Should UPS Teamsters Seek New Union?



I believe there is considerable discontent amongst the silent majority of UPS Teamsters across America towards their current Union representative, the Teamsters. How many in this fora believe that UPS Teamsters should seek a new Union such as The Package Delivery and Handlers Union? Perhaps we could elect WorkMac as President.

Seems to me like a viable alternative to the politically split Teamsters (TDU vs. Hoffa), which includes a long history of illegal, unethical money management as well as Robin Hood type pension funding. Even the most loyal Teamsters must see the monumental if not impossible task of ever associationg the Teamster name with trust and honor.

Just a Thought,




Let the teamster leadership find real jobs,
instead of leaching off others.


Boeing engineers decertify union
Local workers oust AFL-CIO affiliate in one of the largest such actions in the U.S. Some may opt for a separate union.

July 13, 2002

The Orange County Register

Los Angeles Local Boeing Co. engineers have voted to throw out the union that has represented them for 56 years in one of the nation's largest union decertifications in history, according to the National Labor Relations Board.

Engineers in Huntington Beach, Long Beach and Torrance and at Vandenberg Air Force Base and Cape Canaveral, Fla., voted 1,677 to 1,237 to decertify the AFL-CIO-affiliated Southern California Professional Engineering Association. Seventy-eight percent of the 4,127 eligible members of the bargaining unit voted in the election earlier this week.

The union challenged 321 ballots cast either by mail or submitted to a voting location separate from the voter's home office. However, the NLRB announced the election results because those challenged ballots were not enough to change the outcome, said board spokesman James Small.

Parties have seven days to file objections. Union trustee Kevin Kistler said representatives would discuss that possibility over the weekend.

Once the election is certified, the engineers' collective bargaining contract will be void. William Hartman, a Boeing attorney in Seal Beach, said they will receive the same compensation package as the company's engineers who are already nonunion.

Despite the size of the bargaining unit, experts said, the vote probably does not signal a significant shift for the labor movement because the campaign was not solely for or against union representation. Some even predicted that the decertification sets the stage for further union organizing efforts at Boeing.

Although unions represent only 3 percent of nonpublic professional employees, such as engineers, "these types of elections usually are about the performance of the local union," said Richard Hankins, an outside legal counsel for Boeing.

The engineers' union had represented McDonnell Douglas workers before the company was acquired by Boeing. Before the campaign to throw out the union, some engineers had tried to replace it with the larger, Seattle-based Society of Professional Engineering Employees in Aerospace, which represents other Boeing engineers.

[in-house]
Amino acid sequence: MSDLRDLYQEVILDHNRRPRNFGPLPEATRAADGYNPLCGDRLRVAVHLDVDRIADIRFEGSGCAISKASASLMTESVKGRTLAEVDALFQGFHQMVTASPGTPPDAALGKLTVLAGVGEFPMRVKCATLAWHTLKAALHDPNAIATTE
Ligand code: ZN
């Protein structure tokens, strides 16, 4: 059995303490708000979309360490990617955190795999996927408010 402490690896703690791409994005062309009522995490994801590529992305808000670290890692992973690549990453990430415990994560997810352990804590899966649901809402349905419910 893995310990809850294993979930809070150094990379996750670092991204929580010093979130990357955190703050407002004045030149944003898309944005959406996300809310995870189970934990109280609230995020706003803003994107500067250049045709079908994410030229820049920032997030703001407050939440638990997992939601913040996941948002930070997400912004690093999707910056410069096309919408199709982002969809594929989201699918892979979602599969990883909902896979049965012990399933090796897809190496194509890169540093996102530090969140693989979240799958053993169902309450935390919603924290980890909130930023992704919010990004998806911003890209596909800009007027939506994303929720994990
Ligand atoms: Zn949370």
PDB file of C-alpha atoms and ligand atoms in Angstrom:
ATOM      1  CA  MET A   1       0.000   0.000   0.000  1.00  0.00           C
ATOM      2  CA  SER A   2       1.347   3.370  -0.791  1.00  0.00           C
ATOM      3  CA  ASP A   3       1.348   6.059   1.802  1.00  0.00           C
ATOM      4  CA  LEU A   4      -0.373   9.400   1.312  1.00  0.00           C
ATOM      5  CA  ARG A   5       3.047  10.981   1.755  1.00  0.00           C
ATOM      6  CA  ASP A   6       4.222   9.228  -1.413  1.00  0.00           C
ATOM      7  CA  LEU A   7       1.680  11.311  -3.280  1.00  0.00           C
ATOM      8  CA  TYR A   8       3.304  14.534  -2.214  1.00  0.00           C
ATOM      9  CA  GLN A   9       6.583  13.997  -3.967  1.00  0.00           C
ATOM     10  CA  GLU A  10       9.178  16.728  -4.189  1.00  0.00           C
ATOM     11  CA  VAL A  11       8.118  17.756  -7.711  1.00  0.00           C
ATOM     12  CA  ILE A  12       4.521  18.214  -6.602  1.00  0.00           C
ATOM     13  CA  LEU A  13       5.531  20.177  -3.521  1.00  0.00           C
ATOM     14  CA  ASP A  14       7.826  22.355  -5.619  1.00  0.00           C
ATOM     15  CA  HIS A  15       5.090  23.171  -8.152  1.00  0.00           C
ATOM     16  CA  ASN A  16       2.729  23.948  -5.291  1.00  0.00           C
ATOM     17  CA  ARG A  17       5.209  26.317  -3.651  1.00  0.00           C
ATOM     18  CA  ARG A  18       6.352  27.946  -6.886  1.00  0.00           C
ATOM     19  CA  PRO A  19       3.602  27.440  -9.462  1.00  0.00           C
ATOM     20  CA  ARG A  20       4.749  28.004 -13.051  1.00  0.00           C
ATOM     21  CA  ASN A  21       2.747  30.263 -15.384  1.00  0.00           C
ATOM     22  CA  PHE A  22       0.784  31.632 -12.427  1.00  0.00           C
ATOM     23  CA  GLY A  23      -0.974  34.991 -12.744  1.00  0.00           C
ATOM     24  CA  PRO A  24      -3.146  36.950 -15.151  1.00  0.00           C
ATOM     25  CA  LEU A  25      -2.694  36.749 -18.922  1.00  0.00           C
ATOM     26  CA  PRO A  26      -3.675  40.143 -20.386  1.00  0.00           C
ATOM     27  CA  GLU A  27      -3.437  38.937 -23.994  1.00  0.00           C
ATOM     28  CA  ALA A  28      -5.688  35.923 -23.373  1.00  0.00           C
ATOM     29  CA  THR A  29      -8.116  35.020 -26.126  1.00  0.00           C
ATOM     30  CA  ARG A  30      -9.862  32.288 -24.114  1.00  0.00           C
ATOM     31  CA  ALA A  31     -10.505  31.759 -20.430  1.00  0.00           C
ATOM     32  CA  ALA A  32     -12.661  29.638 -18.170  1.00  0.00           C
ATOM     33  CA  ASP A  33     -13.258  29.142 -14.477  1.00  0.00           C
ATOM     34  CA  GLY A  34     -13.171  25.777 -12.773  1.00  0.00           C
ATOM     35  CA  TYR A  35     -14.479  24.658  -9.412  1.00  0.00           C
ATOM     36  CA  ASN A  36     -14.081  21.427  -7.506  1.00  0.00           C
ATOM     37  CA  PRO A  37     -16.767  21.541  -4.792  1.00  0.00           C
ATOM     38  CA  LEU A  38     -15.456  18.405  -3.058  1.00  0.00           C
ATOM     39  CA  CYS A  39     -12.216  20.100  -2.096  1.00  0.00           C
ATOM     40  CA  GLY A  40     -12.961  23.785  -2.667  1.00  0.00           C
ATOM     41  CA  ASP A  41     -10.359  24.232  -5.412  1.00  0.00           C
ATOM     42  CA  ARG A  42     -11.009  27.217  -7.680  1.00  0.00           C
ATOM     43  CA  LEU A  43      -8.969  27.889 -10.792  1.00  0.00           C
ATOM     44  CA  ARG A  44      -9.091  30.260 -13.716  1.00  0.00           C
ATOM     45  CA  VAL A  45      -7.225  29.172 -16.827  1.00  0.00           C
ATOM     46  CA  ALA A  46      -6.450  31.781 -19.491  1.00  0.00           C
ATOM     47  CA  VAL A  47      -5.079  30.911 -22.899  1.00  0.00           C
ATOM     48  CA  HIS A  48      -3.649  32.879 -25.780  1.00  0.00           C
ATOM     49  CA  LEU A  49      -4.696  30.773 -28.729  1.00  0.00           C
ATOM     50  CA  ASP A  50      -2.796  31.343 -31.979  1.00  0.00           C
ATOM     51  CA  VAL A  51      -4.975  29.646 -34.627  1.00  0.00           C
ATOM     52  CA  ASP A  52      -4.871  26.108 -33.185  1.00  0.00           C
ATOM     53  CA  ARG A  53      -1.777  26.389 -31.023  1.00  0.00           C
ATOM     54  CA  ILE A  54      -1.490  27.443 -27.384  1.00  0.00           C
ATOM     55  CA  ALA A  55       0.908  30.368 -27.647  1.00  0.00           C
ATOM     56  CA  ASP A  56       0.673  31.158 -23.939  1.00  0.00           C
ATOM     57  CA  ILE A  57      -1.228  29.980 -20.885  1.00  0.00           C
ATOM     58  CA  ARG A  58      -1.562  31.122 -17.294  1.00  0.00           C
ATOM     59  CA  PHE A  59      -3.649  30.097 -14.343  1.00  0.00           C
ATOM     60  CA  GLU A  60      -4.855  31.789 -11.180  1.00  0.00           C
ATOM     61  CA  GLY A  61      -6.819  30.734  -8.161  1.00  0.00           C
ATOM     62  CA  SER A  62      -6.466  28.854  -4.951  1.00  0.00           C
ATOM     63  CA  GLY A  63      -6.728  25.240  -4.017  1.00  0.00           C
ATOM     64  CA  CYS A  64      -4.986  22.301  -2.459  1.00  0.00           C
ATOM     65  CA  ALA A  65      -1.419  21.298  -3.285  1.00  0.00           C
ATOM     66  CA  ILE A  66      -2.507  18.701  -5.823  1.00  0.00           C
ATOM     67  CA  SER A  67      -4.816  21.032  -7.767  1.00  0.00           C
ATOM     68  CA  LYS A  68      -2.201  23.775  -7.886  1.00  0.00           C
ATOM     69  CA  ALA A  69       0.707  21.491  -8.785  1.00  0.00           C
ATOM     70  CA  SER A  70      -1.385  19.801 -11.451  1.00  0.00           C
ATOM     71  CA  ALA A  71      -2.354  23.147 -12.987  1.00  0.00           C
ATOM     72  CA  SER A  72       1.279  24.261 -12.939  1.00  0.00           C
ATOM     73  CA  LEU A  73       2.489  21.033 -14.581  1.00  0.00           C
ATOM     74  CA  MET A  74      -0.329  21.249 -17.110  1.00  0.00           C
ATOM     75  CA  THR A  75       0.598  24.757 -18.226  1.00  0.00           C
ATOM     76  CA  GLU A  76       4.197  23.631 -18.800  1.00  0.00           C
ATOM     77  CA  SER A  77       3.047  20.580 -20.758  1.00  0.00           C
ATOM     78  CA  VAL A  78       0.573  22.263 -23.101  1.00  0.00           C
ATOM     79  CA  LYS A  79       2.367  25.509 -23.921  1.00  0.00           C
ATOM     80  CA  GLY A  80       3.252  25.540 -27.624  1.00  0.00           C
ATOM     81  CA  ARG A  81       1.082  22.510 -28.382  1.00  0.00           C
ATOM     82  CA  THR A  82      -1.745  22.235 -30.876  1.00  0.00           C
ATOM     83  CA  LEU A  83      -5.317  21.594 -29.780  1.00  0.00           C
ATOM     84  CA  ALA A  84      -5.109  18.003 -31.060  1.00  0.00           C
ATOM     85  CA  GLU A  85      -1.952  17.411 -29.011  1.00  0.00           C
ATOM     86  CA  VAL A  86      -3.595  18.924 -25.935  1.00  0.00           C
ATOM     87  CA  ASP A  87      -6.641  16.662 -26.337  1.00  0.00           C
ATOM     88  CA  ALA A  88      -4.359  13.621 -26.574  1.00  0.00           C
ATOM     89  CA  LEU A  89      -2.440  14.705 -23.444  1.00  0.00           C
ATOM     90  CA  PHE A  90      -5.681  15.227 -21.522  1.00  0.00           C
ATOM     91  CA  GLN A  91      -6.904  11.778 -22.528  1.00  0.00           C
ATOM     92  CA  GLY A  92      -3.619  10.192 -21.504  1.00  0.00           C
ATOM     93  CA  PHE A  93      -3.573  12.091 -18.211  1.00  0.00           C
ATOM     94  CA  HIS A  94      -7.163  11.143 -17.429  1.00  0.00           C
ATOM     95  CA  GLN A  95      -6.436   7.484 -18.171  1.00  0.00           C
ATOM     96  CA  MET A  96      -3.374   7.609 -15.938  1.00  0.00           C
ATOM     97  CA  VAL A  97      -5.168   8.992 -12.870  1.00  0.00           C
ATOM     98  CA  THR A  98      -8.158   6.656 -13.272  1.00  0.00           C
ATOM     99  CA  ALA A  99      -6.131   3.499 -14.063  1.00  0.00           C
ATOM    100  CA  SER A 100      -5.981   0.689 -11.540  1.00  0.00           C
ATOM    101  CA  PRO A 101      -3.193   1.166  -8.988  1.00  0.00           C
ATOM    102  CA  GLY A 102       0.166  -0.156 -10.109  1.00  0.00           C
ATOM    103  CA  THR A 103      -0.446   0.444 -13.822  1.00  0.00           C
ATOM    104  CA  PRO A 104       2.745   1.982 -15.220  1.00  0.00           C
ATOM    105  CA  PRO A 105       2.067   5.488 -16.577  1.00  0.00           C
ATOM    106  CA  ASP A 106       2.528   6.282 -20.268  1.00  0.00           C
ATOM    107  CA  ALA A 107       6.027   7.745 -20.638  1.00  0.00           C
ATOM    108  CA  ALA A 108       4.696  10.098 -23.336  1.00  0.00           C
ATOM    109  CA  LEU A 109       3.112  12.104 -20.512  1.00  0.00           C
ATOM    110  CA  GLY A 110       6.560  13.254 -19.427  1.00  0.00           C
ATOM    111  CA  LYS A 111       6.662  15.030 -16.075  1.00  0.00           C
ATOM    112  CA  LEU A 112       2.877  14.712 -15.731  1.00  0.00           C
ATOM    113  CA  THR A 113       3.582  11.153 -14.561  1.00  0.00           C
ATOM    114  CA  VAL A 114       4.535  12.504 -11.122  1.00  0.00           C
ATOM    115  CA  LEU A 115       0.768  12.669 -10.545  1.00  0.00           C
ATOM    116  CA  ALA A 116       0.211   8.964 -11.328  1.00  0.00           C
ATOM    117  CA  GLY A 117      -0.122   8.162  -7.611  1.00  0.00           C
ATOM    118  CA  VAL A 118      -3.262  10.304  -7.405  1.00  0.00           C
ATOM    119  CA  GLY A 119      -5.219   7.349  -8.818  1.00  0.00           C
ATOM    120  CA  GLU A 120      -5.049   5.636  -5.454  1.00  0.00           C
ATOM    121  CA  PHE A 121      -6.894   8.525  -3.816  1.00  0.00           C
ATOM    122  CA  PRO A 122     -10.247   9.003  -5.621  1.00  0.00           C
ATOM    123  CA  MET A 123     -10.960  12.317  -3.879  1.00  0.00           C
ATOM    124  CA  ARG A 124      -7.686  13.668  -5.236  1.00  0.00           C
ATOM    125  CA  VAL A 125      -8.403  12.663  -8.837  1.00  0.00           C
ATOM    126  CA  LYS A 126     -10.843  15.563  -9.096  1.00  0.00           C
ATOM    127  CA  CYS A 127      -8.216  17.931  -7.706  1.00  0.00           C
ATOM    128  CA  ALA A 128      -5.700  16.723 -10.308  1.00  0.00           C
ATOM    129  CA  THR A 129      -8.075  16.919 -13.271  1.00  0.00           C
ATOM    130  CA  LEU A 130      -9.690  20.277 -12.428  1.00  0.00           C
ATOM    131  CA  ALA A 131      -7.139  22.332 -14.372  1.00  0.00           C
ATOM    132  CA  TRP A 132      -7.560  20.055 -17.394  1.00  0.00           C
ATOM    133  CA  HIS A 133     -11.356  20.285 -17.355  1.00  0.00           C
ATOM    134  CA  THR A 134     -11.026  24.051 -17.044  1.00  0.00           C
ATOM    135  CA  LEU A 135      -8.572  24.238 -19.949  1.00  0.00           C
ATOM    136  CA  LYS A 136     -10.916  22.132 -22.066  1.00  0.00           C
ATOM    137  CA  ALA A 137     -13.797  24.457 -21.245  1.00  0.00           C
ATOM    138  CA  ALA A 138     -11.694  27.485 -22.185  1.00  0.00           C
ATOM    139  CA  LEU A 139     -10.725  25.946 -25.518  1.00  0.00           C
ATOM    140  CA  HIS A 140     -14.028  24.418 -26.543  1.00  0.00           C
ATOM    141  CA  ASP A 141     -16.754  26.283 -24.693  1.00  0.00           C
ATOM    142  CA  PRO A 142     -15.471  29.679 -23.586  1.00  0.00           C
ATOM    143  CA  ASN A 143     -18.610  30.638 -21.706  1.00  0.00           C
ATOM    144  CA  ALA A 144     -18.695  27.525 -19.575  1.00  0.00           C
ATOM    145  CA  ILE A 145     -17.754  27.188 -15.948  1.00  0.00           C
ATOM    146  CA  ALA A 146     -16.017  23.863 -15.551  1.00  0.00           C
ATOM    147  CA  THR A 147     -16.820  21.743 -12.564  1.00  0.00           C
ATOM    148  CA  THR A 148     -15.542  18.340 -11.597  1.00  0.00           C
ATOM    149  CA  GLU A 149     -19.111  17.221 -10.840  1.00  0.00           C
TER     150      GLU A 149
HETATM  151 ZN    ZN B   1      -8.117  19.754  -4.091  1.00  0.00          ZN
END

"There was a lot of internal dissent, so motives for people voting for decertification might not be that they don't want any union representation," said UCLA professor Don Mitchell, who teaches labor relations.

He expects the Seattle union "to at least sniff around to see if there is interest in representation."

Kistler said the SCPEA also will strive to rebuild its base for a future election because more than 1,200 people had voted for representation this time.

No new union representation election can be held for at least a year, the NLRB's Small said.

Boeing attorney Hartman noted that "very few of these engineers had ever voted on a union because (SCPEA) was formed more than 50 years ago. We always prefer to deal with employees individually in such cases."

One core of engineers is unlikely to change its anti-union stand. Boeing moved into the bargaining unit some former Rockwell engineers who had never been in a union.

"I was one of those who stood up and said I'll never be in a union," said Michelle Voorheis, who had helped with the decertification movement but has since moved to another Boeing division in Seal Beach.

She was one of about 25 decertification advocates, union representatives and Boeing attorneys who awaited the election outcome Friday at the NLRB's Los Angeles offices. No one cheered or booed as the tally was announced. Union people left the building immediately, refusing to comment. The union opponents used their cell phones to relay the results to co-workers back at the office.

The vote tally was posted on an employee Web site within two hours.

"I'm glad it's over. It's been a long fight," said Richard "Chip" Terracina, of the Long Beach office, listed as the official petitioner for the movement.

Terracina was a union member who favored switching to the Seattle union. After SCPEA officials refused to accept pro-change officials elected last November, Terracina and many of his colleagues joined a fledgling campaign to oust SCPEA completely.

After months of wrangling - including a representation fight between the two unions -- and challenges by the union, the NLRB scheduled the decertification vote.

In a May effort to block a possible loss in the election, union officials tried to persuade Terracina to withdraw his petition and allow engineers to vote for one of the two unions, an election they had previously opposed. Terracina said no.

Of Friday's outcome Terracina said, "I feel bad for the 321 people whose votes the union wouldn't allow to be counted. It went against a pre-election agreement."

Union spokesman Jeff Rusich said the union had a right to challenge those ballots, and they would have been counted eventually if they could have affected the result.


Encouraging to see that it is possible to decertify the union.

It obviously takes a lot of courage to do so.